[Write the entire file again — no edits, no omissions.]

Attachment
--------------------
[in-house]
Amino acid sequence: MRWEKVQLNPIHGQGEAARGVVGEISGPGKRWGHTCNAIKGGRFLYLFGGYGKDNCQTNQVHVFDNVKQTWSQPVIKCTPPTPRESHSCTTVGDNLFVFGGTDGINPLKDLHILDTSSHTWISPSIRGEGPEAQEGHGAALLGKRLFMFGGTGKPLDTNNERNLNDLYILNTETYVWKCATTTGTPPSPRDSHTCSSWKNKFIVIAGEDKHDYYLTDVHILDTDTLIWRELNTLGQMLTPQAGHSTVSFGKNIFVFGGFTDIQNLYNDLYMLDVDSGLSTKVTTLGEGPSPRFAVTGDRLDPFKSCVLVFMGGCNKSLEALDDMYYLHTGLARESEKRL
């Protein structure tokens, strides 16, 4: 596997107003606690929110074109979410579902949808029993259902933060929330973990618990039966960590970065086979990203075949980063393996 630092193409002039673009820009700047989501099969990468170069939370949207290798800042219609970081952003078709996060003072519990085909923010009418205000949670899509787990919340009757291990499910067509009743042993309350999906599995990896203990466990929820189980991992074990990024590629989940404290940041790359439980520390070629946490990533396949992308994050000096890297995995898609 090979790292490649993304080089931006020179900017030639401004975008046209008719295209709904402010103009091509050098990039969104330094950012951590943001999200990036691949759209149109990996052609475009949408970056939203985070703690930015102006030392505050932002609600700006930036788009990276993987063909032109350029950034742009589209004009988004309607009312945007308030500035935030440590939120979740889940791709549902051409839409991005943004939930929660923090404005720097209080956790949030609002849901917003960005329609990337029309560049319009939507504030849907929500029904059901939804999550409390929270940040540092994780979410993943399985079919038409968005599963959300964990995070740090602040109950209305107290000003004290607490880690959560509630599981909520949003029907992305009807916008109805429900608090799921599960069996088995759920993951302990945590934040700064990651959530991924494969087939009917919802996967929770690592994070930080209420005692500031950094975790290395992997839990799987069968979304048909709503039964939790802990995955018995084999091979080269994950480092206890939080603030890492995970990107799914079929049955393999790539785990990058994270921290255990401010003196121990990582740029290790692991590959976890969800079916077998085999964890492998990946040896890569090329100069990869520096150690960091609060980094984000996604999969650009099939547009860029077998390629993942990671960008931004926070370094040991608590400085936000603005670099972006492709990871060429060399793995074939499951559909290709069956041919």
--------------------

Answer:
[in-house]
Amino acid sequence: MRWEKVQLNPIHGQGEAARGVVGEISGPGKRWGHTCNAIKGGRFLYLFGGYGKDNCQTNQVHVFDNVKQTWSQPVIKCTPPTPRESHSCTTVGDNLFVFGGTDGINPLKDLHILDTSSHTWISPSIRGEGPEAQEGHGAALLGKRLFMFGGTGKPLDTNNERNLNDLYILNTETYVWKCATTTGTPPSPRDSHTCSSWKNKFIVIAGEDKHDYYLTDVHILDTDTLIWRELNTLGQMLTPQAGHSTVSFGKNIFVFGGFTDIQNLYNDLYMLDVDSGLSTKVTTLGEGPSPRFAVTGDRLDPFKSCVLVFMGGCNKSLEALDDMYYLHTGLARESEKRL
């Protein structure tokens, strides 16, 4: 596997107003606690929110074109979410579902949808029993259902933060929330973990618990039966960590970065086979990203075949980063393996 630092193409002039673009820009700047989501099969990468170069939370949207290798800042219609970081952003078709996060003072519990085909923010009418205000949670899509787990919340009757291990499910067509009743042993309350999906599995990896203990466990929820189980991992074990990024590629989940404290940041790359439980520390070629946490990533396949992308994050000096890297995995898609 090979790292490649993304080089931006020179900017030639401004975008046209008719295209709904402010103009091509050098990039969104330094950012951590943001999200990036691949759209149109990996052609475009949408970056939203985070703690930015102006030392505050932002609600700006930036788009990276993987063909032109350029950034742009589209004009988004309607009312945007308030500035935030440590939120979740889940791709549902051409839409991005943004939930929660923090404005720097209080956790949030609002849901917003960005329609990337029309560049319009939507504030849907929500029904059901939804999550409390929270940040540092994780979410993943399985079919038409968005599963959300964990995070740090602040109950209305107290000003004290607490880690959560509630599981909520949003029907992305009807916008109805429900608090799921599960069996088995759920993951302990945590934040700064990651959530991924494969087939009917919802996967929770690592994070930080209420005692500031950094975790290395992997839990799987069968979304048909709503039964939790802990995955018995084999091979080269994950480092206890939080603030890492995970990107799914079929049955393999790539785990990058994270921290255990401010003196121990990582740029290790692991590959976890969800079916077998085999964890492998990946040896890569090329100069990869520096150690960091609060980094984000996604999969650009099939547009860029077998390629993942990671960008931004926070370094040991608590400085936000603005670099972006492709990871060429060399793995074939499951559909290709069956041919």